Fu­ture of long-term care of el­derly dis­cussed

Malta Independent - - BUSINESS | CLASSIFIEDS -

Should we be adding years and years to the lives of older peo­ple? Do we need to keep treat­ing cer­tain con­di­tions such as high choles­terol be­yond a cer­tain age at the risk of over­load­ing the per­son con­cerned with med­i­ca­tion? Do we need to speak to older peo­ple, par­tic­u­larly those in care homes, as if they are chil­dren? Do we need to make them do things they do not wish to do – such as go­ing out when they don’t feel like it? Why should a per­son die still hooked up to a drip when, ac­cord­ing to ex­perts, at a cer­tain stage these be­come use­less?

These were some of the poignant ques­tions asked dur­ing a sem­i­nar or­gan­ised by the Care­malta Academy within the Care­malta Group as part of the com­pany’s events to mark the In­ter­na­tional Day ded­i­cated to older peo­ple cel­e­brated on 1 Oc­to­ber. The sem­i­nar, fa­cil­i­tated by PBS jour­nal­ist Mario Xuereb, fo­cused on the fu­ture of long-term care of the el­derly and was at­tended by var­i­ous stake­hold­ers, in­clud­ing doc­tors, nurses, pub­lic of­fi­cers, man­agers of homes for the el­derly, el­derly peo­ple them­selves and aca­demics.

Last year, Malta saw the launch of na­tional min­i­mum stan­dards in the care of the el­derly, the re­sult of a new con­cept re­gard­ing stan­dard­i­s­a­tion af­ter years of op­er­at­ing out­side a for­mal reg­u­la­tory frame­work. The aim of the sem­i­nar was to ex­am­ine whether there was a need to look be­yond ad­her­ing to stan­dards, poli­cies and reg­u­la­tions and be­gin re­ally get­ting to know the peo­ple who need care, to see what their real needs and wishes are. By do­ing this, the el­derly would be pro­vided with the per­son-cen­tred care they de­serve.

Care­malta CEO Natalie Briffa Far­ru­gia ex­plained that the sem­i­nar should serve as an op­por­tu­nity for all those in­volved in the care of the el­derly sec­tor to re­flect whether cur­rent prac­tices are el­derly-friendly and re­spect­ful to the full dig­nity of the per­son con­cerned. She posed the ques­tion: What about in­volv­ing them and see­ing things from their point of view and their ex­pe­ri­ence as the jour­ney we can make to­gether.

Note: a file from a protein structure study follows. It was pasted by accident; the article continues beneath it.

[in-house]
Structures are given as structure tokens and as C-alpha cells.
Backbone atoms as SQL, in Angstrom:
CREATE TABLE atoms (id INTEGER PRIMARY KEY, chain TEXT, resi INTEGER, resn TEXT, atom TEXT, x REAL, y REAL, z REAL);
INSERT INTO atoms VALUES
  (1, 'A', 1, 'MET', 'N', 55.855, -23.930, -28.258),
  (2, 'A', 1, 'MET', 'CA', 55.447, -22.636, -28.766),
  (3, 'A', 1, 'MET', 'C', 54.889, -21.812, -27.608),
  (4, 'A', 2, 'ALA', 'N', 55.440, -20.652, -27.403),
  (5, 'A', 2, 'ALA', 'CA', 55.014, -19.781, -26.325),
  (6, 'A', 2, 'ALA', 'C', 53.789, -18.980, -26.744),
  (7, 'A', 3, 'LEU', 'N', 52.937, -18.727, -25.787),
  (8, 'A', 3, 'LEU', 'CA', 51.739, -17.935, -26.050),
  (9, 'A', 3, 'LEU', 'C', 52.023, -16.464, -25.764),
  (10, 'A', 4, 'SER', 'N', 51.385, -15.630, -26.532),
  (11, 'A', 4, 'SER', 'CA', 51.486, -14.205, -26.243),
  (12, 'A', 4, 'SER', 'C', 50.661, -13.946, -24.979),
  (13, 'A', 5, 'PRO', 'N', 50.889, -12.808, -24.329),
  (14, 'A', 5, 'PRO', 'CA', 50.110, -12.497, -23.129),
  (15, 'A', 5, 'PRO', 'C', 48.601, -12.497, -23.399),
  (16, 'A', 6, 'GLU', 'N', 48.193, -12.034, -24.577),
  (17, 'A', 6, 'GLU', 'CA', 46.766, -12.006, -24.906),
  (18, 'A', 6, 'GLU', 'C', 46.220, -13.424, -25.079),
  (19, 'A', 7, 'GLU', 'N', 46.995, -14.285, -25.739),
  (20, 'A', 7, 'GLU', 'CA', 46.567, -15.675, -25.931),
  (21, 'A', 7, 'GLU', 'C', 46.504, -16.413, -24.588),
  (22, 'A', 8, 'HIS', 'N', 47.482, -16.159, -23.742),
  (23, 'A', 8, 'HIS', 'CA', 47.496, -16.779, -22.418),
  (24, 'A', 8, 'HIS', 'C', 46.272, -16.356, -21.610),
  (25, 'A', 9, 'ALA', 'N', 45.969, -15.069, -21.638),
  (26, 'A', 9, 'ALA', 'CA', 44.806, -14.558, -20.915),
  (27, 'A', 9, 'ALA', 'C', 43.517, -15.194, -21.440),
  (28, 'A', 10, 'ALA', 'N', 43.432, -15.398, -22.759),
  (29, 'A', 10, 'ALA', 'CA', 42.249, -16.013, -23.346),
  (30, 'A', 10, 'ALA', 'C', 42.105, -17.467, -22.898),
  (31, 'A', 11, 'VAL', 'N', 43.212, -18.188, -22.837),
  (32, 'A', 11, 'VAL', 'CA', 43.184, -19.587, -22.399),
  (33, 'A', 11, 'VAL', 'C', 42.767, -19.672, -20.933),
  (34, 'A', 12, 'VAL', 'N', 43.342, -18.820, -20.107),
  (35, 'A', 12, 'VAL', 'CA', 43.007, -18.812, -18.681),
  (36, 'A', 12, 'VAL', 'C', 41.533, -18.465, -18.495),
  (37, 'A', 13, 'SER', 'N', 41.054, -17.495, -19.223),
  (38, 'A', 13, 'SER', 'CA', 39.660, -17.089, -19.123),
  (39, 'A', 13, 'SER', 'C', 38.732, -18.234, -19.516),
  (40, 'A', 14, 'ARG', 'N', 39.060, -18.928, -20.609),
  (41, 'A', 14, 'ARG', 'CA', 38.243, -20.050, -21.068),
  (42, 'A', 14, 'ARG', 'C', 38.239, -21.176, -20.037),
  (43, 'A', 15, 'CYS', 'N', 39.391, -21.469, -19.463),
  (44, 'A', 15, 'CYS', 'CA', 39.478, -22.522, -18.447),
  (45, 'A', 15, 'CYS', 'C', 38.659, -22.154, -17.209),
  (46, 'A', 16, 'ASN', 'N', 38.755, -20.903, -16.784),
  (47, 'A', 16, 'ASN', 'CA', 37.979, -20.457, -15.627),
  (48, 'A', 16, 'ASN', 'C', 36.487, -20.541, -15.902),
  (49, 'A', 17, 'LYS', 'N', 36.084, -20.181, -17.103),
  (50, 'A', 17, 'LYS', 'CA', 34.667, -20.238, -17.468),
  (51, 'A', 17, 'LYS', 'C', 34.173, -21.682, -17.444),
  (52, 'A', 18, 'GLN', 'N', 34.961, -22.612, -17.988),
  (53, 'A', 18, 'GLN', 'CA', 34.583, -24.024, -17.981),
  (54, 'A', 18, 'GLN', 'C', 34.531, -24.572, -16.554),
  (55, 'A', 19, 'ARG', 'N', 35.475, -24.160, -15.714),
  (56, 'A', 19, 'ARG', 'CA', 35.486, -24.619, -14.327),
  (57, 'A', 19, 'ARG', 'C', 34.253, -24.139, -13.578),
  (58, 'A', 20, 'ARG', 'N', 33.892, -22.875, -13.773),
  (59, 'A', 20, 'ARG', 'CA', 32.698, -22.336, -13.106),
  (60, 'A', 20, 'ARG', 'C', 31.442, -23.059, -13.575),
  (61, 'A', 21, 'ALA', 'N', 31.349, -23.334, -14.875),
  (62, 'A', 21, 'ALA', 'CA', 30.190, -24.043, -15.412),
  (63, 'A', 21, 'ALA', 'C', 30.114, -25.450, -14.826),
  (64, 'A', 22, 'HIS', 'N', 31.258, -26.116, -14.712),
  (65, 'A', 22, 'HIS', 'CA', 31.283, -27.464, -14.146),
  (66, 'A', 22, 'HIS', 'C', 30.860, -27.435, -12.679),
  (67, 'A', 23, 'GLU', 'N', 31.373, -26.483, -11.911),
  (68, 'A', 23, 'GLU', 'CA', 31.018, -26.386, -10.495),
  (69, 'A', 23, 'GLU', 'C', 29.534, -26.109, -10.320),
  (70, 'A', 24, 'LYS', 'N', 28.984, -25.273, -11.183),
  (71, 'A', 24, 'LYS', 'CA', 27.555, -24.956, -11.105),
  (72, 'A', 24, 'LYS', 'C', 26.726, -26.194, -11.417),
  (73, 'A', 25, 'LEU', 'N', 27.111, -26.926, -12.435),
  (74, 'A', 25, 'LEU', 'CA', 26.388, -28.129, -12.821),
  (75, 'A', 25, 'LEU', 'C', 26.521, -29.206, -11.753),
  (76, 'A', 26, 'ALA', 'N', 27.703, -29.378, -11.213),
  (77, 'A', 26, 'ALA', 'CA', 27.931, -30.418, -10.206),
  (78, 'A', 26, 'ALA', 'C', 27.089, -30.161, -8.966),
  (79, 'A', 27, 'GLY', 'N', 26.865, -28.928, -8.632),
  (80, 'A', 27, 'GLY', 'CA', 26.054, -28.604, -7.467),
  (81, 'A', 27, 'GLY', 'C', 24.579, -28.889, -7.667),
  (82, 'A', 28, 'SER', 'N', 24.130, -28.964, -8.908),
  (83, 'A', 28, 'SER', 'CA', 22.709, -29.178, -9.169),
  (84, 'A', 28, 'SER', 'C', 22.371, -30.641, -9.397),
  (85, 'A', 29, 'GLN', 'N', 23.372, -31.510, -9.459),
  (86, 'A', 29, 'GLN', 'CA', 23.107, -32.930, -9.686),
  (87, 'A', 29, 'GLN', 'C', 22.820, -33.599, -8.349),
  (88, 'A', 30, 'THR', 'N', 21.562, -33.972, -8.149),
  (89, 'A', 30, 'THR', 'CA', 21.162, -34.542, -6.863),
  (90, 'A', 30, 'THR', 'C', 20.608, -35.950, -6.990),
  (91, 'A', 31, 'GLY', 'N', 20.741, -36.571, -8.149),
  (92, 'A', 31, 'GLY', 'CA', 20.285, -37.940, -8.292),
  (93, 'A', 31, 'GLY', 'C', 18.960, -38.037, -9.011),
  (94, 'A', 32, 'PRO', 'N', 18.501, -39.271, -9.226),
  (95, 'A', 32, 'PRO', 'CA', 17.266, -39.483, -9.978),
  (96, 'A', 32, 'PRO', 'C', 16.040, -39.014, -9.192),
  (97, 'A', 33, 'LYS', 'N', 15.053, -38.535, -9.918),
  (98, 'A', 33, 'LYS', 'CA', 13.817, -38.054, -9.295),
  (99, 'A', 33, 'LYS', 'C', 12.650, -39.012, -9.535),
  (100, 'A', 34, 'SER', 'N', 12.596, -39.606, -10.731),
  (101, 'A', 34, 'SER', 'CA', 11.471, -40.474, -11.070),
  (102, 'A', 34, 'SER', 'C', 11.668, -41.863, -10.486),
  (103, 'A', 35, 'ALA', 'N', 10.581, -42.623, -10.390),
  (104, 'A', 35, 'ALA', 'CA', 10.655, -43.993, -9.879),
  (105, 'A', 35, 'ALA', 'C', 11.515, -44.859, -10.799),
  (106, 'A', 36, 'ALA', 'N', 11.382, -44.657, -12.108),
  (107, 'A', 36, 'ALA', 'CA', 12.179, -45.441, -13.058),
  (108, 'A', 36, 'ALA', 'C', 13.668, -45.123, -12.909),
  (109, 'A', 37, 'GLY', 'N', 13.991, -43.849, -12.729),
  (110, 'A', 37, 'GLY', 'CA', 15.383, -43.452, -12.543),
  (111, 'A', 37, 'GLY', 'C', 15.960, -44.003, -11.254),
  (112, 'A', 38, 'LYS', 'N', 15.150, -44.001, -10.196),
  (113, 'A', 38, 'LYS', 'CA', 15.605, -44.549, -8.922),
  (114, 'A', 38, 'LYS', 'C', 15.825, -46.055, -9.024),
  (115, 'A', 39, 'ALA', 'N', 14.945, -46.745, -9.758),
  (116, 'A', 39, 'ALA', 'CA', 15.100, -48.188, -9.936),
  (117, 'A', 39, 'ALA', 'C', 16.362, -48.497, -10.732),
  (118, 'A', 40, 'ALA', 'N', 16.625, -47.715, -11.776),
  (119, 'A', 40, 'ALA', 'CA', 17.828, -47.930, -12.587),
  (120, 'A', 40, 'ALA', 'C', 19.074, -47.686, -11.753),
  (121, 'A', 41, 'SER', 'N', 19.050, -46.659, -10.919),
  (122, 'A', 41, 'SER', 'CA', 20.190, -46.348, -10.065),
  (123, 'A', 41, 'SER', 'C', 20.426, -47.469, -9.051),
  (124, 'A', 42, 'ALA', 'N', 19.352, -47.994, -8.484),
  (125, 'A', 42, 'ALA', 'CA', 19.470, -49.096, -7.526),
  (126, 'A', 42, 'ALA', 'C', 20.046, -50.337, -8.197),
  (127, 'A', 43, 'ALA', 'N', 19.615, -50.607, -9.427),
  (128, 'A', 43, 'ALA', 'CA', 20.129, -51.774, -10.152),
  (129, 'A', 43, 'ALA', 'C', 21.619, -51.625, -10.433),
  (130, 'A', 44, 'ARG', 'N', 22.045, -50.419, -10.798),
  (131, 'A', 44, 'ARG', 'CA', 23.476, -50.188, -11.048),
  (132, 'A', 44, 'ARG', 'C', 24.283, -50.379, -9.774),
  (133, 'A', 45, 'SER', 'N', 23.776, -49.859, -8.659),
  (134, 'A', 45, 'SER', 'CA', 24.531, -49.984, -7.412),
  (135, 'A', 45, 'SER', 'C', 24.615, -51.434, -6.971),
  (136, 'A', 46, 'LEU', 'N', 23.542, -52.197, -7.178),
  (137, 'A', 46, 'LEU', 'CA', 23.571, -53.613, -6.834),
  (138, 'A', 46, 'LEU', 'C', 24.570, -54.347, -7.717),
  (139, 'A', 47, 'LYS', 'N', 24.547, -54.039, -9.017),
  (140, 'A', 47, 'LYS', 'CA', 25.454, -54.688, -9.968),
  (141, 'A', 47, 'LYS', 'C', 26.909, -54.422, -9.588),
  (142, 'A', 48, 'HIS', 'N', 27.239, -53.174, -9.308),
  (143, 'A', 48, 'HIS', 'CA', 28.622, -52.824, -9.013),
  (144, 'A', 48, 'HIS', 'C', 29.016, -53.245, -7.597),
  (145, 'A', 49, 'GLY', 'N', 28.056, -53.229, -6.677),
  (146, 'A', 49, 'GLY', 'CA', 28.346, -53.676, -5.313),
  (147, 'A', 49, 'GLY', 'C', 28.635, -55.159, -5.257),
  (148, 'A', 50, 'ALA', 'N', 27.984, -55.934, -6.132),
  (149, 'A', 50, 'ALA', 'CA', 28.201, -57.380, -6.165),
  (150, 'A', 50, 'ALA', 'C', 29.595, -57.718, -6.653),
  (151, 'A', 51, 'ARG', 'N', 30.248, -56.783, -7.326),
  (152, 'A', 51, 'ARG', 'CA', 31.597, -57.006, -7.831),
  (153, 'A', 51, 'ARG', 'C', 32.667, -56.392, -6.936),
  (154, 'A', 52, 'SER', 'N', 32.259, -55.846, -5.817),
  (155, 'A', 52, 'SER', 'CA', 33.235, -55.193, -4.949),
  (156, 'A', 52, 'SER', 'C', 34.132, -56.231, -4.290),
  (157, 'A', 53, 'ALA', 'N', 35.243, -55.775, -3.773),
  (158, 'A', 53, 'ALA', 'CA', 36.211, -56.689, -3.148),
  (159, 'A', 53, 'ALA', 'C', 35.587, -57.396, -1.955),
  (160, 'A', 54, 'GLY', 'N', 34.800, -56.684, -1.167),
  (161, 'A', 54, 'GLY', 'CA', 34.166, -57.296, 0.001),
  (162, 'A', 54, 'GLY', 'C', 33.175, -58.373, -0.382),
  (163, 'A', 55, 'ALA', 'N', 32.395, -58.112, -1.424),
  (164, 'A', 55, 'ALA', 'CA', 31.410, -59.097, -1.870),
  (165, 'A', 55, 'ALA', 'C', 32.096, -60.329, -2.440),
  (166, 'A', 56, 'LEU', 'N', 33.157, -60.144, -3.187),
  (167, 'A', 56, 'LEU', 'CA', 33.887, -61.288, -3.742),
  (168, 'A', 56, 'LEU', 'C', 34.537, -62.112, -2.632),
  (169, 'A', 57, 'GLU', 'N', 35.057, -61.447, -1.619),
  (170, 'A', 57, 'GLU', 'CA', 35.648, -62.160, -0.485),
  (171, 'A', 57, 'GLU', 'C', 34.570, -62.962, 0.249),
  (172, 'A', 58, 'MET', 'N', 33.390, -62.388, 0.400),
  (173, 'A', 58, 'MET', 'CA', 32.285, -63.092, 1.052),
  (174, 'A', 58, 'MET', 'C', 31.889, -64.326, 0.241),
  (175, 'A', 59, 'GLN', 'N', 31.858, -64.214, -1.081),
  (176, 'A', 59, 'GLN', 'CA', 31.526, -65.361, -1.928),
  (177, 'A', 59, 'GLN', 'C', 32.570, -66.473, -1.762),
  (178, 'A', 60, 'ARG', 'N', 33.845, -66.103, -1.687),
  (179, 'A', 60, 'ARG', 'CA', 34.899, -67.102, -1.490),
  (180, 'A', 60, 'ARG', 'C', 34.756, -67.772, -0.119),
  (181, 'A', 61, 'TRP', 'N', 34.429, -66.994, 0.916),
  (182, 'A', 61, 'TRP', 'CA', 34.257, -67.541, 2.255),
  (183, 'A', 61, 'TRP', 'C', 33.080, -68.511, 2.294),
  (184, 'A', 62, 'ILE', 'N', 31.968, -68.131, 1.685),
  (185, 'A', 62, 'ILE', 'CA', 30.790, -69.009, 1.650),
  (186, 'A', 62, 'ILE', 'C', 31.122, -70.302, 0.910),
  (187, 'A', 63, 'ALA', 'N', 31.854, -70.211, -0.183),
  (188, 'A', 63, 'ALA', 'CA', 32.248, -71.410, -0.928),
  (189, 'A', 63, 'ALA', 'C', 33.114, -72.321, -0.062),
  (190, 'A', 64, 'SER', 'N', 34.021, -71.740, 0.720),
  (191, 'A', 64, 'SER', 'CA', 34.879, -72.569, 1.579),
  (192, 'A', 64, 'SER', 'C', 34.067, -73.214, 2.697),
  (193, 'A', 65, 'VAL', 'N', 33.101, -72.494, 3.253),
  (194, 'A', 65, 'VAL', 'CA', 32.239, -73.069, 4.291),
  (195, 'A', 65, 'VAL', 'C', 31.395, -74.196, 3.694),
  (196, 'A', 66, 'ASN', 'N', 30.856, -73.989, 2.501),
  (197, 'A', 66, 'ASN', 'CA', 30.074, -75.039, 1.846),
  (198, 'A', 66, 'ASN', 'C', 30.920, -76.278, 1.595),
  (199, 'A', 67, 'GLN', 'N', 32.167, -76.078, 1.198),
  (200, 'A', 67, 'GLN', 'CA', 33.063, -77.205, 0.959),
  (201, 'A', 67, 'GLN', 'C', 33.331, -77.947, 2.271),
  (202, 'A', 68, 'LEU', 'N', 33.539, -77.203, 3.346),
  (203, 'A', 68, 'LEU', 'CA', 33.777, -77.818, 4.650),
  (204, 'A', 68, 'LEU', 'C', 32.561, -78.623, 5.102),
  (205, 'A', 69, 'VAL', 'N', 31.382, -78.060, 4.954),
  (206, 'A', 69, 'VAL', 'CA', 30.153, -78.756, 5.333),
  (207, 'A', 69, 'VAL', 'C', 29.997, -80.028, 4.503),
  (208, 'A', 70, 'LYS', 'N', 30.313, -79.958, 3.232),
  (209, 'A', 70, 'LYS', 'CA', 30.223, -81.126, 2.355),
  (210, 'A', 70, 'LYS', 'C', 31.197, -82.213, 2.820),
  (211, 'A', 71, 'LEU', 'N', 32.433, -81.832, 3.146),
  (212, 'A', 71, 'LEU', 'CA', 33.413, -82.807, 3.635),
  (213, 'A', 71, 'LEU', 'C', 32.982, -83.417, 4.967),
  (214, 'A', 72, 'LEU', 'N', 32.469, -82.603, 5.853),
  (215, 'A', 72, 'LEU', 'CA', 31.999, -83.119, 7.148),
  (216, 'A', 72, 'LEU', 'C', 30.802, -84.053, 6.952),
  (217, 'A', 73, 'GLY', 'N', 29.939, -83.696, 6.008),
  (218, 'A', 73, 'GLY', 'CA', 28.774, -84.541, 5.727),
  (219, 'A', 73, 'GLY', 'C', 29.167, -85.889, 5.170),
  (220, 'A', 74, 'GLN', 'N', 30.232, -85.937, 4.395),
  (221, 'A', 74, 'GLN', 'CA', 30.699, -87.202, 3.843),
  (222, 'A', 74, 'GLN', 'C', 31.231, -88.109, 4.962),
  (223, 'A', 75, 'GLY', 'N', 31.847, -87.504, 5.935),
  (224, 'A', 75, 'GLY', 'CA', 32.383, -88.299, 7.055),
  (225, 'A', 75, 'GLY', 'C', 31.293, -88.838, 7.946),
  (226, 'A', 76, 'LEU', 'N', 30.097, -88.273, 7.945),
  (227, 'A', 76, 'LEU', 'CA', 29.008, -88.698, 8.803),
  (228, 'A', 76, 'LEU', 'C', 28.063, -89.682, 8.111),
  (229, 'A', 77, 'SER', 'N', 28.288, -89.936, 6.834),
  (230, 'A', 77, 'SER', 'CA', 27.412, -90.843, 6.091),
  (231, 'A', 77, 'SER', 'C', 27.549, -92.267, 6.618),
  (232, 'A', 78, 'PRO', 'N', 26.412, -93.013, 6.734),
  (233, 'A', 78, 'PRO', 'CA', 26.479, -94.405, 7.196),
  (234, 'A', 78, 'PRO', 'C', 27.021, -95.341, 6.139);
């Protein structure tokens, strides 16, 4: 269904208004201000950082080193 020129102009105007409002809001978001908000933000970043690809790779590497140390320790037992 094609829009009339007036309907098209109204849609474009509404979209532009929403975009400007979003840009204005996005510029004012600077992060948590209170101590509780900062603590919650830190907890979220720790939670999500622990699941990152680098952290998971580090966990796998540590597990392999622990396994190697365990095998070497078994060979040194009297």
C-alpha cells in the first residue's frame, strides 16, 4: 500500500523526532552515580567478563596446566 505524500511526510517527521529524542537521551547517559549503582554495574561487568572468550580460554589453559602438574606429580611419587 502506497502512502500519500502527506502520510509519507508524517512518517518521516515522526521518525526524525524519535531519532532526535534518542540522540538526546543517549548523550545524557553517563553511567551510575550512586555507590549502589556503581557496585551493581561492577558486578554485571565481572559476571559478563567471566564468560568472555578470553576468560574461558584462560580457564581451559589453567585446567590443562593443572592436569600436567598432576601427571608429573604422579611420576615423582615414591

The key­note speaker at the sem­i­nar was Pro­fes­sor Pierre Mal­lia, who touched upon a num­ber of eth­i­cal is­sues re­lated to old age and the care of older peo­ple. He asked whether the hu­man be­ing is be­ing helped to live be­yond the nat­u­ral life­span with con­se­quences such as the growing risk of treat­ing the el­derly as a num­ber rather than as a hu­man be­ing.

Prof. Mal­lia also touched upon the is­sue of the dig­nity of the older in­di­vid­ual, ask­ing whether el­derly peo­ple are usu­ally treated and spo­ken to as if they were chil­dren. Here he men­tioned how vul­ner­a­ble older peo­ple are some­times shouted at and made to do things such as hav­ing a wash when, in fact, they do not feel like do­ing so at that par­tic­u­lar mo­ment. It of­ten hap­pens, he re­it­er­ated, that care­givers and rel­a­tives end up tak­ing de­ci­sions for them rather than let­ting them par­tic­i­pate in the process. Prof. Mal­lia sug­gested that, ide­ally, the older per­son should take cer­tain de­ci­sions that would af­fect them later in life when they are still rel­a­tively healthy.

He also said that al­low­ing some­one to die with dig­nity is not tan­ta­mount to killing them. At a cer­tain point it would be more ben­e­fi­cial to the older per­son to cease giv­ing them treat­ment but to en­sure they re­ceive the ten­der love and care that be­comes so nec­es­sary at that point in life.

Prof. Mal­lia asked whether or not it isn’t high time to think about ex­tend­ing in­sur­ance cover to com­mu­nity care, which could en­cour­age and fa­cil­i­tate the older per­son’s stay at home, even at a cer­tain stage. How­ever, he also asked if cer­tain com­mu­nity ser­vices that have been in place for al­most 25 years are still work­ing. He pointed out that lone­li­ness can be a sad re­al­ity and that, for this rea­son, pro­fes­sion­als who deal with el­derly peo­ple would do well to go the ex­tra mile to spend some time talk­ing to them, de­spite their busy sched­ules.

His speech un­doubt­edly raised a lot of com­ments when the dis­cus­sion was opened to the floor. Par­tic­i­pants spoke about the need to have trained and qual­i­fied staff pro­vid­ing ser­vice to older peo­ple – es­pe­cially those in care homes. Other par­tic­i­pants spoke about the im­por­tance of be­ing more flex­i­ble when deal­ing with the el­derly res­i­dents of care homes.

One of the par­tic­i­pants, with years of ex­pe­ri­ence work­ing in the sec­tor, pointed out that there should not be a one-size-fits-all at­ti­tude but per­son-cen­tred care that is im­por­tant in a care set­ting to re­ally get to know the per­son and pro­vide him or her with the ser­vice he or she needs.

Pro­fes­sor Pierre Mal­lia

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